Mascara Dorada vs. Mighty Mante vs. Mike Bailey vs. Smiley
This is the NJPW debut for Mante and Smiley, and Bailey’s first match since losing to Jay White at “Lonestar Shootout.” I was surprised how heavily featured Smiley was in this match. He did well in his role, but didn’t have the same pizazz as Mante and was not as well regarded as Bailey and Dorada. Mante saved Smiley from being taken out by Bailey’s Ultima Weapon, and it looked like he was going to pin Smiley after a somersault senton, but Dorada interrupted the pin. Dorada also interrupts Bailey’s next Ultima Weapon attempt with a reverse Sling Blade off of the top turnbuckle. Mante wipes out Dorada on the floor with a suicide dive. Bailey pulls Smiley and Mante over to him when Smiley has Mante on his shoulders, nailing Mante on Smiley’s shoulders with Ultima Weapon for the pin at 9:38. The two lesser known talents for sure got the biggest spotlight, which is surprising and refreshing. They both made the most of it, and I could see them both coming back at some point. Bailey winning was the right choice, I think, and I hope it means he’ll be back in NJPW sooner than later. ***¼
Minoru Suzuki vs. Tracy Williams
Not counting the ROH tie-in events, this is Williams’ first NJPW match since their January 2019 U.S. tour. Williams went after Suzuki aggressively to start. Suzuki trapped Williams in the ropes with an armbar, then sent Williams shoulder first into the ring post in a hammerlock. It doesn’t keep Williams down for long, as he takes down Suzuki with an Angle slam back inside the ring. Suzuki catches a lariat attempt and brings him down for a Fujiwara armbar, but Williams shifts himself over and deadlifts Suzuki onto his knees and then into an ankle hold. Suzuki reverses an Irish whip across the ring and crushes Williams with a running chest kick and a PK. Williams ends up in an open hand strike battle with Suzuki, begging for more from the King. Suzuki shuts him down with a forearm shot to the chin that nearly knocks him out. Williams fires back up in the corner. When Suzuki almost has a double wristlock applied on the top turnbuckle, Williams drops him with a DDT on the top turnbuckle, and puts him into an STF on the mat. Suzuki gets his foot on the bottom rope, so Williams goes for Suzuki’s own Gotch Style Piledriver. Suzuki escapes, slides under a lariat from Williams and locks on a sleeper hold. He then drops Williams with one more forearm shot before giving him the GSP for the pin at 13:14. I am a big fan of Williams and was thrilled to see him get this opportunity. I thought this was going to float into the usual Suzuki formula, but Williams had more of an advantage than many of Suzuki’s U.S. opponents tend to enjoy. I appreciatde that. Please, please bring Williams back, New Japan. ***¼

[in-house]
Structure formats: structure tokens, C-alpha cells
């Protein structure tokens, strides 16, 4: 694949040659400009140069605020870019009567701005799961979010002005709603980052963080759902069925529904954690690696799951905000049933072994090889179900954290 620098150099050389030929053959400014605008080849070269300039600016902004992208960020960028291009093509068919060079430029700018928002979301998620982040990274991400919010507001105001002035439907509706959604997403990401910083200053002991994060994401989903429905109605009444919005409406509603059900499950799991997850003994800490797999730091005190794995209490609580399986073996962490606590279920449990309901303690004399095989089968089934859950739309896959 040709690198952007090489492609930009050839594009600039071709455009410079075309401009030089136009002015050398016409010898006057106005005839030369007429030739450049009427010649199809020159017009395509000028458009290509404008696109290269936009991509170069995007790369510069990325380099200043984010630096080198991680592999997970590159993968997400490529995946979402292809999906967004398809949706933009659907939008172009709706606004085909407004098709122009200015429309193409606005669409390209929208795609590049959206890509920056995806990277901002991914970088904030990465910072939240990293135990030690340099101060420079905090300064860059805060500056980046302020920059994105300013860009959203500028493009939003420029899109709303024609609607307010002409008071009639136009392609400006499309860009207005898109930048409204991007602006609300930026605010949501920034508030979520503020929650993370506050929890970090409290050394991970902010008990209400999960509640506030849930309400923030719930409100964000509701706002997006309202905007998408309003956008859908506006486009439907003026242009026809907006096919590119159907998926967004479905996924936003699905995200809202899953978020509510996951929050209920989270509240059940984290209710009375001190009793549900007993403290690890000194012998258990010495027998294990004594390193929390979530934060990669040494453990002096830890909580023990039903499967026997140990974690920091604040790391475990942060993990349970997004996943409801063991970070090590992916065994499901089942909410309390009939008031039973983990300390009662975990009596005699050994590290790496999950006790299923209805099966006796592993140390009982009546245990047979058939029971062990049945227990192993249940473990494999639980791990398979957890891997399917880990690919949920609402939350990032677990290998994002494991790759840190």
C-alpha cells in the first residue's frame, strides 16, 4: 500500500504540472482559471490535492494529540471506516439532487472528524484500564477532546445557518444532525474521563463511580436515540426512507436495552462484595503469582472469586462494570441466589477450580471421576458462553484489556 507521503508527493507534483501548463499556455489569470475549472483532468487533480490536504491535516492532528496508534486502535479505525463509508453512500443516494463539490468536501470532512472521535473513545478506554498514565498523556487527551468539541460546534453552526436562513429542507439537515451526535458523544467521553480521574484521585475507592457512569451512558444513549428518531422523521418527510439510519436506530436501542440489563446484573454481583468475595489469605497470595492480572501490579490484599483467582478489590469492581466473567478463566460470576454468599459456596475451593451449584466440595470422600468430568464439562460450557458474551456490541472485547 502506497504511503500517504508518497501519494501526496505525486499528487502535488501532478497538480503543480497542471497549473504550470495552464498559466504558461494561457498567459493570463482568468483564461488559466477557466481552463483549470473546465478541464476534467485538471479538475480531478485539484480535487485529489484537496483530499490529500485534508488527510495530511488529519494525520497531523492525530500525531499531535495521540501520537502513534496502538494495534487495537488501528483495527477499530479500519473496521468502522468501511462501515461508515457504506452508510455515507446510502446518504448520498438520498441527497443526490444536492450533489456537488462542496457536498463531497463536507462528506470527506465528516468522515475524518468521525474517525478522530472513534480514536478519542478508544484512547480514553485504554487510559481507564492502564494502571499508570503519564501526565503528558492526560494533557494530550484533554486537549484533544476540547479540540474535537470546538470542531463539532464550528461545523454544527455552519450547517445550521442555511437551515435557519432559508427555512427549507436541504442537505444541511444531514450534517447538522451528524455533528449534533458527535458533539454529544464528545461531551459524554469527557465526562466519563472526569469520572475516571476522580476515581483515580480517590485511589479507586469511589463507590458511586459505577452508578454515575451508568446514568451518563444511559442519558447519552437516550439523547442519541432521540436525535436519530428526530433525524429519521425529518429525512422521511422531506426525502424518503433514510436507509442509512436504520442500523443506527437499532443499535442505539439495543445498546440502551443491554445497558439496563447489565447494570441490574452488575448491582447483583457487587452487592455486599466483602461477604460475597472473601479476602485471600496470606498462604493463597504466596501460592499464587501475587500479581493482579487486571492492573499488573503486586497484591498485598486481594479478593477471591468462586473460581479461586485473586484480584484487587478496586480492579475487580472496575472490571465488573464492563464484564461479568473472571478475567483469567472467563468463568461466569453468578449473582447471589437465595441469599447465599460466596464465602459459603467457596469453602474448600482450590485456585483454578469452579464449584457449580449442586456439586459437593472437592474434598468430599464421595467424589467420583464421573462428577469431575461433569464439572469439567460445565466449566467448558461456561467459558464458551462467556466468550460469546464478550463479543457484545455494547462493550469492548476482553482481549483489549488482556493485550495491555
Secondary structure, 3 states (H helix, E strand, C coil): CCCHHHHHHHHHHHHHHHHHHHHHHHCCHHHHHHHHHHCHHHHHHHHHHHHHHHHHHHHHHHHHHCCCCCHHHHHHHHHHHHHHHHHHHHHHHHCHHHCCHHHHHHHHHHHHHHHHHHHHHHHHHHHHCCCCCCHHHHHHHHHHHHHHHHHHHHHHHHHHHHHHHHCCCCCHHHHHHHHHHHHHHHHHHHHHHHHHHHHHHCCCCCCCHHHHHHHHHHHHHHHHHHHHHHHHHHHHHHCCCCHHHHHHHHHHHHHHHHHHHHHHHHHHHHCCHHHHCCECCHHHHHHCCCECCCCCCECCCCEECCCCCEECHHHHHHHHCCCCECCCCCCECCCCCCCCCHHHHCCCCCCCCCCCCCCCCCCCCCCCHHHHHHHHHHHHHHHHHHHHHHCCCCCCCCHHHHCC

Shingo Takagi vs. Jake Something
Something boldly shoves Takagi after breaking a lock-up against the ropes. Takagi takes him down and drops a pair of elbows, then keeps him grounded with a front facelock. Something surprises Takagi with a bodyslam to end a forearm strike exchange. Outside of the ring, Something shoves Takagi into a ring post and further wears him down with a side headlock inside the ring. Takagi escapes, but Something uses a body block to shut him back down. Takagi uses a back elbow to stun Something as he comes off the ropes and knocks him down with a clothesline so he can catch his breath. Takagi then slams him into a senton splash. Takagi blocks a boot from Something and gives him a neckbreaker for two. Something catches a sliding lariat and sends Takagi face first into the mat. He then chokeslams Takagi right onto the lion mark and does the deal with a Falcon Arrow for two. Takagi ducks a clothesline and looks for the Last of the Dragon, but Something elbows his way out of it. Takagi cuts off Something with a clothesline against the ropes and catches another body block attempt with a Death Valley Driver. A corner lariat and Made In Japan get Takagi a two count. Something then blocks the Ryu-kon lariat and delivers his own Death Valley Driver. Something then gets two with a lariat. Takagi backdrops his way out of a powerbomb attempt and blasts Something with the Pumping Bomber. It takes a basement lariat and a second Pumping Bomber to keep Something down for the pin at 14:17. Leave it to Shingo to make me a believer in Something. Something’s other matches I’ve seen in NJPW were fine but forgettable. This match on the other hand felt like his coming out party. Shingo was a perfect opponent for him to show that he is capable of being an equal with a New Japan talent and that he is as tough as they come. Ideally this will carry forward for Something’s subsequent NJPW appearances. Shingo rules. ***½